Hardware designers operating in the automotive, industrial, and consumer industries are constantly pressed to design more power-efficient systems. One device growing in popularity for such systems is the Super Junction (SJ) MOSFET.
The voltage switching capabilities of SJ MOSFETs mean higher power efficiencies and smaller package sizes when compared to planar MOSFETs. But how exactly do these devices work?
MOSFETs vs. Super Junction MOSFETs
Traditional planar power MOSFET structures are subject to increasing RDS(on) resistance with higher-rated voltage switching leading to higher conduction losses, according to a Vishay application note.
RDS(on) is composed of three resistivity elements: channel, epitaxial layer, and substrate layer. An increase in RDS(on) occurs principally in the epitaxial layer between the body of the MOSFET and the substrate.
Resistivity model of a planar MOSFET as a function of increasing breakdown voltage. Image used courtesy of Vishay
According to Vishay, for every doubling of the rated voltage, the area required to maintain the previous RDS(on) increases five-fold.
Structure of a planar power MOSFET (left) and a Super Junction MOSFET (right). Images used courtesy of Fuji Electric
Compared to an ordinary MOSFET, the structure of a SJ MOSFET is able to successfully block higher voltages with a lower RDS(on) by balancing doped regions. This results in a linear relationship between the breakdown-voltage rating and the on-resistivity.
Designers must also consider the switching losses caused by gate capacitance. Conveniently, the small area of a SJ MOSFET (when compared to a planar MOSFET with higher-rated voltage) means that the gate capacitance is also improved.
Comparison between two device architectures, a planar and SJ MOSFET, with data indicating values for resistivity, capacitive charge, and power capacity. Table used courtesy of Vishay
One disadvantage with smaller package sizes is that they diminish total power handling capability.
A Recent Super Junction MOSFET in Action
As an example of a Super Junction MOSFET in action, MagnaChip recently announced two new series of SJ MOSFETs for applications requiring switching at 700 V and 800 V.
According to MagnaChip, the series of high-voltage switching MOSFETs are being targeted for multiple applications including television manufacturing of OLED displays (700 V). Additionally, the 800 V chipsets have applications in fast-charge stations and indoor LED lighting.
Block diagram of an organic LED television system with an LED driver operating at either 24 V or >100 V. Image used courtesy of MagnaChip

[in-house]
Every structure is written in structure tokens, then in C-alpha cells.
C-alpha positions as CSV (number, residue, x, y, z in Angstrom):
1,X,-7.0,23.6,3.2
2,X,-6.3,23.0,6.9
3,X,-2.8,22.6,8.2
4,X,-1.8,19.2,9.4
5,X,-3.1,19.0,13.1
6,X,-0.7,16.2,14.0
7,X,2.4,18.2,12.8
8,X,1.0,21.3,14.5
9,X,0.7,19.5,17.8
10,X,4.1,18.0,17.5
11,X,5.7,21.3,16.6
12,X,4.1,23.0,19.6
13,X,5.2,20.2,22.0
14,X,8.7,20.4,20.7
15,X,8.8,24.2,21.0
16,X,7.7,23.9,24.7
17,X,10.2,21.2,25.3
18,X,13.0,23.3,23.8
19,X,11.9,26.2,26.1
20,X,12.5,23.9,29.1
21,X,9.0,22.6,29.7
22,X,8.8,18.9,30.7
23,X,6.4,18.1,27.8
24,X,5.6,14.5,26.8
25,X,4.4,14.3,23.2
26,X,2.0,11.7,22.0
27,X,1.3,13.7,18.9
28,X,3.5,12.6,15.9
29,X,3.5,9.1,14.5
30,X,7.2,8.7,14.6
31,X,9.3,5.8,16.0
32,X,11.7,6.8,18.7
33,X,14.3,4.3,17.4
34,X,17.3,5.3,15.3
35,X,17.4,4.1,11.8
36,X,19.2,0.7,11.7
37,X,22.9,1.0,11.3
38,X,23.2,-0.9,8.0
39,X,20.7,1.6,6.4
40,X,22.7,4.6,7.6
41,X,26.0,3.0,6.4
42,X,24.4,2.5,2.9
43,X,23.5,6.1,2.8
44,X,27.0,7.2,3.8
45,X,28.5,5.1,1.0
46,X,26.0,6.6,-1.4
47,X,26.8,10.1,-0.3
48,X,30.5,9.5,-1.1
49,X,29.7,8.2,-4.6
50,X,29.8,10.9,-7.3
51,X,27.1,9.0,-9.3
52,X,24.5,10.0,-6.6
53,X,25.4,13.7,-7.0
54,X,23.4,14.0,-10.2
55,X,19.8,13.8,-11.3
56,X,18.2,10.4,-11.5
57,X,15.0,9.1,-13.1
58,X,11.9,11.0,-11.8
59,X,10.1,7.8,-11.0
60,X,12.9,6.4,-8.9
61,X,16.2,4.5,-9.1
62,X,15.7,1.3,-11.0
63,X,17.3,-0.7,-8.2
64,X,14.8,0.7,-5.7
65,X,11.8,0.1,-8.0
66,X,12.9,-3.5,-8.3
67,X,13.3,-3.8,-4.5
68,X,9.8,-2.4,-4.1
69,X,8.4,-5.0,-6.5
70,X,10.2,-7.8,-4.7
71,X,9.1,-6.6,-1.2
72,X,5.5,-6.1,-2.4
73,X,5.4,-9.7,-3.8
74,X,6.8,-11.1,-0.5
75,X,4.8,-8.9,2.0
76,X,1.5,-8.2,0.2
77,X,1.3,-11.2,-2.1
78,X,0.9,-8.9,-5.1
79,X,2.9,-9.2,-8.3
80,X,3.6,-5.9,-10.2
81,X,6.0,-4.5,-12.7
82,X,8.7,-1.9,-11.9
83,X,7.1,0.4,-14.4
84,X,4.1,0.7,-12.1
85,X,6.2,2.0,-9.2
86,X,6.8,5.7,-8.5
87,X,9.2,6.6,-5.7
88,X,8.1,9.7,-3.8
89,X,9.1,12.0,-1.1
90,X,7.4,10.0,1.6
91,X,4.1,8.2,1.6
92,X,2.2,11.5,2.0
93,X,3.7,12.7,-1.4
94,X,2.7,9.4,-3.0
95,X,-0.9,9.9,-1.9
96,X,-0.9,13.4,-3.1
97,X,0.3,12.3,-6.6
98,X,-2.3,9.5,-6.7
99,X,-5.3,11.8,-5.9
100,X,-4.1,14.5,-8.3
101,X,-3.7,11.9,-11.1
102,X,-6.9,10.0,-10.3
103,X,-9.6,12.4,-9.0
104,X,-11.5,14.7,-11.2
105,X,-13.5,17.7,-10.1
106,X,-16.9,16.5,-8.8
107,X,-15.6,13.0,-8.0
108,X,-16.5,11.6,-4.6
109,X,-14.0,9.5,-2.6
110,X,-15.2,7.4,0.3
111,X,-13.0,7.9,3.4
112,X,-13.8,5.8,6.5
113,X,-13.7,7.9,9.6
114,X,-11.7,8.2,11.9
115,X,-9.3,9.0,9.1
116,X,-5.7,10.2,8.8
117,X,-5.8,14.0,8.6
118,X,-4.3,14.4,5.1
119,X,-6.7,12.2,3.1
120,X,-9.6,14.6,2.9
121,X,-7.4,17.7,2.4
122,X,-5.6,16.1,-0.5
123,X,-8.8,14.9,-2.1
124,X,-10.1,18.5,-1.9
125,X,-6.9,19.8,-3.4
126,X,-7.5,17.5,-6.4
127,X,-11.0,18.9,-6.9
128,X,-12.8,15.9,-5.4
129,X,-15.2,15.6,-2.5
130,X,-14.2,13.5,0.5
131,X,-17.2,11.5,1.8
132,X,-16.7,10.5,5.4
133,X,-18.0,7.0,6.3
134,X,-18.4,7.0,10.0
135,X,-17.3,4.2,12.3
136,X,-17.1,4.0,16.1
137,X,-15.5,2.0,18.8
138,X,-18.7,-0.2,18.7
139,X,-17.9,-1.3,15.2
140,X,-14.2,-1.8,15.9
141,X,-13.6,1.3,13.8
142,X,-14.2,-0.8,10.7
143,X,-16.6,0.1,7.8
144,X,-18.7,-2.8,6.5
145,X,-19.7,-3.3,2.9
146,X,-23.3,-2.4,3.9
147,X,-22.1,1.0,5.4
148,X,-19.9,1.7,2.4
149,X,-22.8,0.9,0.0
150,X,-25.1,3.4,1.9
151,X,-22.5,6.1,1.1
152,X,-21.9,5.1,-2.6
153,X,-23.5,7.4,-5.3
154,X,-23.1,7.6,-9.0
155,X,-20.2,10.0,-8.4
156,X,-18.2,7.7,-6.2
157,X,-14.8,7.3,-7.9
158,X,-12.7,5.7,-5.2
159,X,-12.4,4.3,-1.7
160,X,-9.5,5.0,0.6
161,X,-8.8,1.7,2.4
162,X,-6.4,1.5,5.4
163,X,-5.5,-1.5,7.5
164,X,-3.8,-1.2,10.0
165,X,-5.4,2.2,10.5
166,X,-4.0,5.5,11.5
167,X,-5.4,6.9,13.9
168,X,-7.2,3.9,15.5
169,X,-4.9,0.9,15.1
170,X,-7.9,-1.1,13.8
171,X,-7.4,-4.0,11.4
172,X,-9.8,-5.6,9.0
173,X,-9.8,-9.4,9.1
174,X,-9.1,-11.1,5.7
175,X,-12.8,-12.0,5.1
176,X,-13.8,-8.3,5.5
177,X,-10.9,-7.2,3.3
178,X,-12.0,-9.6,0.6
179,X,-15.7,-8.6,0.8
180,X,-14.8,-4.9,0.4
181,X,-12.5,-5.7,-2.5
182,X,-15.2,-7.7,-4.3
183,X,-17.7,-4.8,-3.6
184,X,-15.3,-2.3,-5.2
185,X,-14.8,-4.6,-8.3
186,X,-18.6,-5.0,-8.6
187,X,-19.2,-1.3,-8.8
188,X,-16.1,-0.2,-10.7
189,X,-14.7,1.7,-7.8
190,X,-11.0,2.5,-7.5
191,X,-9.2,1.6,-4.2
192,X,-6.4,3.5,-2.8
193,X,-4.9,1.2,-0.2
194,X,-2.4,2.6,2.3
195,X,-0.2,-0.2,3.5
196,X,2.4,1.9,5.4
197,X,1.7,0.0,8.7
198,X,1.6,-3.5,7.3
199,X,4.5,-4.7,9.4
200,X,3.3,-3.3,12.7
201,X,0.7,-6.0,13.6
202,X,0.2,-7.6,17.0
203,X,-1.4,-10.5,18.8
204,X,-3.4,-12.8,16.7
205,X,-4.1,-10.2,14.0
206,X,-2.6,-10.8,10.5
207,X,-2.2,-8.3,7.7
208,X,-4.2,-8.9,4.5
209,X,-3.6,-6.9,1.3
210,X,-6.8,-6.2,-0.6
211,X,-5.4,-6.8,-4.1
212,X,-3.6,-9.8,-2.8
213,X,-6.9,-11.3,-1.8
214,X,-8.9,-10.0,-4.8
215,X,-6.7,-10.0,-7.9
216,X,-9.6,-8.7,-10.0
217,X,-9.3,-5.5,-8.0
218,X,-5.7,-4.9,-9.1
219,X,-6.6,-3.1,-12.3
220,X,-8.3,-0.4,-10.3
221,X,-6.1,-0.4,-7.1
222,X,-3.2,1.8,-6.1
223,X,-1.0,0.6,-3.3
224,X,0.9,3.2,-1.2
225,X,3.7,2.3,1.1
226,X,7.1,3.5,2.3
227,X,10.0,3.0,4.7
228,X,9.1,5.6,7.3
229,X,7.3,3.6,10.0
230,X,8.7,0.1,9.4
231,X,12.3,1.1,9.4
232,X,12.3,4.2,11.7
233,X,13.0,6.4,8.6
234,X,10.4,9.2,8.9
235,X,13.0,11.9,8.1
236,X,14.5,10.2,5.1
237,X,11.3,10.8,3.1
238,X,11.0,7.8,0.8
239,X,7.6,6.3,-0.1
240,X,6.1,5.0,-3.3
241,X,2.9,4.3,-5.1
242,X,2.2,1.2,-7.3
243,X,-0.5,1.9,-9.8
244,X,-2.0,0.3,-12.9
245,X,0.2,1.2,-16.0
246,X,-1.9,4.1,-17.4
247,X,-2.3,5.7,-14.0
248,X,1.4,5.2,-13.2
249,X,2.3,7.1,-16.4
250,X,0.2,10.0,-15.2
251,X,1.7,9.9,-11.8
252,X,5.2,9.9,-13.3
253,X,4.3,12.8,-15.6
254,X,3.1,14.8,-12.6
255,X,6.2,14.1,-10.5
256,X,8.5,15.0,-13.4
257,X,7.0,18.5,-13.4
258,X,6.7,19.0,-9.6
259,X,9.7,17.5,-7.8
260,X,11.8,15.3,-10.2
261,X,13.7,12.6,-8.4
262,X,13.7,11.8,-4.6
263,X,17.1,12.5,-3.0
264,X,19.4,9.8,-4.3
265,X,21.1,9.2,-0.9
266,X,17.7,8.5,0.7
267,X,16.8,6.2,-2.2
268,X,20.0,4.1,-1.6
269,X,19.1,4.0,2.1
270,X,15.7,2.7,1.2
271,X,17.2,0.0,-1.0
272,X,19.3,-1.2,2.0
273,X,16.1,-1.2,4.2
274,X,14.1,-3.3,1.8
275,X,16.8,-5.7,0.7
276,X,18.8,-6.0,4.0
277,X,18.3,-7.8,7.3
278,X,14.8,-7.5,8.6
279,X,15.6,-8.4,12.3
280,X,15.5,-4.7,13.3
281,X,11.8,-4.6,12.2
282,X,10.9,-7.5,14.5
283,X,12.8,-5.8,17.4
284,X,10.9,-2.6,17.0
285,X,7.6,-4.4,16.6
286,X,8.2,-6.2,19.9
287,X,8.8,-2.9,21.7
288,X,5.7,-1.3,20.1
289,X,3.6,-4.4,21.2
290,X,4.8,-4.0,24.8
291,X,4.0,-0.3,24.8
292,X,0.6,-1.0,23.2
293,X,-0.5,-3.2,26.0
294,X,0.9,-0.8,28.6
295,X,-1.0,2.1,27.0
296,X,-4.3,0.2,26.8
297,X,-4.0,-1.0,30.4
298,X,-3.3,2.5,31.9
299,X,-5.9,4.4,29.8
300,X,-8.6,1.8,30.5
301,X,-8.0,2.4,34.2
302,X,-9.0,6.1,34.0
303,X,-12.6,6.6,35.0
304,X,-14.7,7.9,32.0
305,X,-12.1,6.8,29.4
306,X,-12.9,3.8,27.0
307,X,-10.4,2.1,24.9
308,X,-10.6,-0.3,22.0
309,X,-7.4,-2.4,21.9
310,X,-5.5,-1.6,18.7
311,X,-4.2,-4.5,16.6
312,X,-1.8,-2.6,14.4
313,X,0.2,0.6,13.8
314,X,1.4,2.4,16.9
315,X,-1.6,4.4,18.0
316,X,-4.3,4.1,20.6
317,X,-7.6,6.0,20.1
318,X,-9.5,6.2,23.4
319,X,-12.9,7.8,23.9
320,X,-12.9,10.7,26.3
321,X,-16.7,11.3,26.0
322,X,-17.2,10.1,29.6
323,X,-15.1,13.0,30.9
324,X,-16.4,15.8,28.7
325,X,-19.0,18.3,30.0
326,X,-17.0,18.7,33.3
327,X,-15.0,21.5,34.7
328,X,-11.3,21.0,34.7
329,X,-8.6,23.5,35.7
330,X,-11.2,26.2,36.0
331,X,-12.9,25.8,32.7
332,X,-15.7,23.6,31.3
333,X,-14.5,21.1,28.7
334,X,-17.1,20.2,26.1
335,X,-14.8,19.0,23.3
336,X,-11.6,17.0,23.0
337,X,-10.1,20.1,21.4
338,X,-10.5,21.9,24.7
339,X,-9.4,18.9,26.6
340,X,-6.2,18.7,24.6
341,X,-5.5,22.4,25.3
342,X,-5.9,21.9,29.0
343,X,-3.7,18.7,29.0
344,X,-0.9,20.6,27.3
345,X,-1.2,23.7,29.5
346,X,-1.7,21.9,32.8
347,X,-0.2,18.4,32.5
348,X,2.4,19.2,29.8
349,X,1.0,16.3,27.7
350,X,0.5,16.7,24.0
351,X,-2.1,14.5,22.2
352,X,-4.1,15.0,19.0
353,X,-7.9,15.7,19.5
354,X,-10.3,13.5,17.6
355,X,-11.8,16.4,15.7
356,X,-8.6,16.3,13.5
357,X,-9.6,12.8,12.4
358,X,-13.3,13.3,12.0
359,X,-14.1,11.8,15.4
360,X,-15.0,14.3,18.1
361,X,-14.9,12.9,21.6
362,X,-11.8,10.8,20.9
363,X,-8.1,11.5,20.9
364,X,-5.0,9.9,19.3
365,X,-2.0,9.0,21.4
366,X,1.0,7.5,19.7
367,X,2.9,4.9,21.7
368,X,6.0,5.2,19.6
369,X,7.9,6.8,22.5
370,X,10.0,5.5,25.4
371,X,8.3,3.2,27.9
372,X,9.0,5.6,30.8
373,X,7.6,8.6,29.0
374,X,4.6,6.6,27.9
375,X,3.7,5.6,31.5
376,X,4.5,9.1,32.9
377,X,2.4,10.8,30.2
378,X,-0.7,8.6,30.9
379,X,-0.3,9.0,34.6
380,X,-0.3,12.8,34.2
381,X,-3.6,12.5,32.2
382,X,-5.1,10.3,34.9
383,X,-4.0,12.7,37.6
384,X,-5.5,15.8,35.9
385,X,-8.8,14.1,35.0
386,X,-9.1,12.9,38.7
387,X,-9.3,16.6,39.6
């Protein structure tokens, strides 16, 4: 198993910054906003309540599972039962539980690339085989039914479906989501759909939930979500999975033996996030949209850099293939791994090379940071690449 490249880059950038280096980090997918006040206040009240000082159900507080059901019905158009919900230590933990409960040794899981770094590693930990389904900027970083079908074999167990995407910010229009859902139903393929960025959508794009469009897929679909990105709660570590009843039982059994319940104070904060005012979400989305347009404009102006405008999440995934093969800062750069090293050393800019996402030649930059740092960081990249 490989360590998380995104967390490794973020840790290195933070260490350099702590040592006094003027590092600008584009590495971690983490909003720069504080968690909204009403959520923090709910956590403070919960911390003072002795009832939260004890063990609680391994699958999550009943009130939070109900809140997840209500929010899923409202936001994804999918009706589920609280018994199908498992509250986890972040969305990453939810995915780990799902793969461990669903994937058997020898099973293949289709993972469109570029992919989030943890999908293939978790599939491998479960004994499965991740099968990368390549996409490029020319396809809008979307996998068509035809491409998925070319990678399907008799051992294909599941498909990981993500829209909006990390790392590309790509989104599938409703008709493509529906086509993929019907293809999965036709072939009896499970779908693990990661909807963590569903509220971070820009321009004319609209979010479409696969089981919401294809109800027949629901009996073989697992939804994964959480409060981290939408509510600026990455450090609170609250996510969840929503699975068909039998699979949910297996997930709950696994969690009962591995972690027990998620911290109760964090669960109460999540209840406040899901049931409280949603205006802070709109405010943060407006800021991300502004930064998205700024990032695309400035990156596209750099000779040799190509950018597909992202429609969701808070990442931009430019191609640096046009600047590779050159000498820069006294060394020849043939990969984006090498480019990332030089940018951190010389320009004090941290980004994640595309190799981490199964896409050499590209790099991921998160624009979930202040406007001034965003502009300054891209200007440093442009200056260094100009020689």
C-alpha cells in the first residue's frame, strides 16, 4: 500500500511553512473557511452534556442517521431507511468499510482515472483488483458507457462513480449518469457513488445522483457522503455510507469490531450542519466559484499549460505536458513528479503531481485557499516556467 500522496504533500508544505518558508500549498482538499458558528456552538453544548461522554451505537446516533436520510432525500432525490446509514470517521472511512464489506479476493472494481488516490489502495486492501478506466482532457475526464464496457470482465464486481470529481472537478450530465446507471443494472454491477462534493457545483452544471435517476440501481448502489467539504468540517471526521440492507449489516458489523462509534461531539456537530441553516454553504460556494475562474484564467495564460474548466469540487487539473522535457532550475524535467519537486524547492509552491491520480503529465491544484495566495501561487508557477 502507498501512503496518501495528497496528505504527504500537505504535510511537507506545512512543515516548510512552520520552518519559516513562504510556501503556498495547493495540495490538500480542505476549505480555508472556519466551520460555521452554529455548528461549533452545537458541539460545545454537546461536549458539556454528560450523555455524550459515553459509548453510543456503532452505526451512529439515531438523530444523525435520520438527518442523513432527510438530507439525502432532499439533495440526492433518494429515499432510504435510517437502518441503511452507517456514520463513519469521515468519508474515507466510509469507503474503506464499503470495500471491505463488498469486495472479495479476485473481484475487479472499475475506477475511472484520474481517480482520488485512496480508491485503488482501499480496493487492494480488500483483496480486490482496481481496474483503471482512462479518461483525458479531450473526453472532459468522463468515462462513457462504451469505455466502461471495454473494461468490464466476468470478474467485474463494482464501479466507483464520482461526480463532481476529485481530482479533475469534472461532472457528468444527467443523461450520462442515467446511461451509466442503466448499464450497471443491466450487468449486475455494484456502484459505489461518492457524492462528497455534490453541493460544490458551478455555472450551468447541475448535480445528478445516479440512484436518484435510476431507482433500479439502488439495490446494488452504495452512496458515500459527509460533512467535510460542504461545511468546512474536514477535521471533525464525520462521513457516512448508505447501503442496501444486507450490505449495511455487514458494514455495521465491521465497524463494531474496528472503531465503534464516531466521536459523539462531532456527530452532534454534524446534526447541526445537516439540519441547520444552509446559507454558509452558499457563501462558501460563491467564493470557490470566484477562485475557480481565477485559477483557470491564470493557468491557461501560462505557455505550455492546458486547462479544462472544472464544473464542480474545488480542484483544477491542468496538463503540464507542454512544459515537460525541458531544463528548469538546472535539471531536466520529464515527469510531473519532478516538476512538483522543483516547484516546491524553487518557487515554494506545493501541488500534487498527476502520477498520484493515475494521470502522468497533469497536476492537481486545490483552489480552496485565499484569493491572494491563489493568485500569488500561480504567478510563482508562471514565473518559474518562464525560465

MagnaChip claims a reduction in gate charge of 30%, thereby improving power efficiency by reducing switching losses. The devices contain an embedded Zener diode between gate and source to improve package protection against ESD events.
“There is a high demand for the 700 V and 800 V SJ MOSFETs, and we are pleased to introduce eight new products,” said YJ Kim, CEO of MagnaChip. “These new product families will allow us to broaden our application coverage in consumer and industrial market segments. We are gratified by the customer response and will leverage our high-quality product line and technological leadership to expand our SJ MOSFET portfolio into other areas.”
Applications for the SJ MOSFET
SJ MOSFETs have found their way into a number of power applications, from electric vehicle charging stations to OLED television screens.
For instance, one of the stated applications for the new 80 V series of SJ MOSFETs released by MagnaChip is EV chargers.
Power efficiency in these devices is of the utmost importance, especially as the voltage of EV drive trains rises year over year. In the past, many EV architectures were using a 400 V charge system. Switching at 400 V means either an increase in the physical size of the cabling infrastructure or a decrease in the power handling capability of the system.
Comparison of planar and SJ MOSFETs in terms of blockage voltage and on-resistance. Image used courtesy of Vishay
Last year, Ars Technica reported on the Porsche Taycan, a new-model EV that operates on an 800 V electric drive train. The 800 V system on the Porsche can draw up to a maximum of 270 kW.
Beyond fast charging, applications in industrial lighting for LEDs are widespread. Last year, EE Power reported on the release of an 800 V LED driver (HVLED001B current mode controller) from STMicroelectronics.
MagnaChip 700 V-series will be finding its way into newly manufactured OLED television screens as the heart of the LED driver technology for the displays.
Do you have hands-on experience with SJ MOSFETs? How do they compare with your experience with traditional MOSFETs? Let us know in the comments below.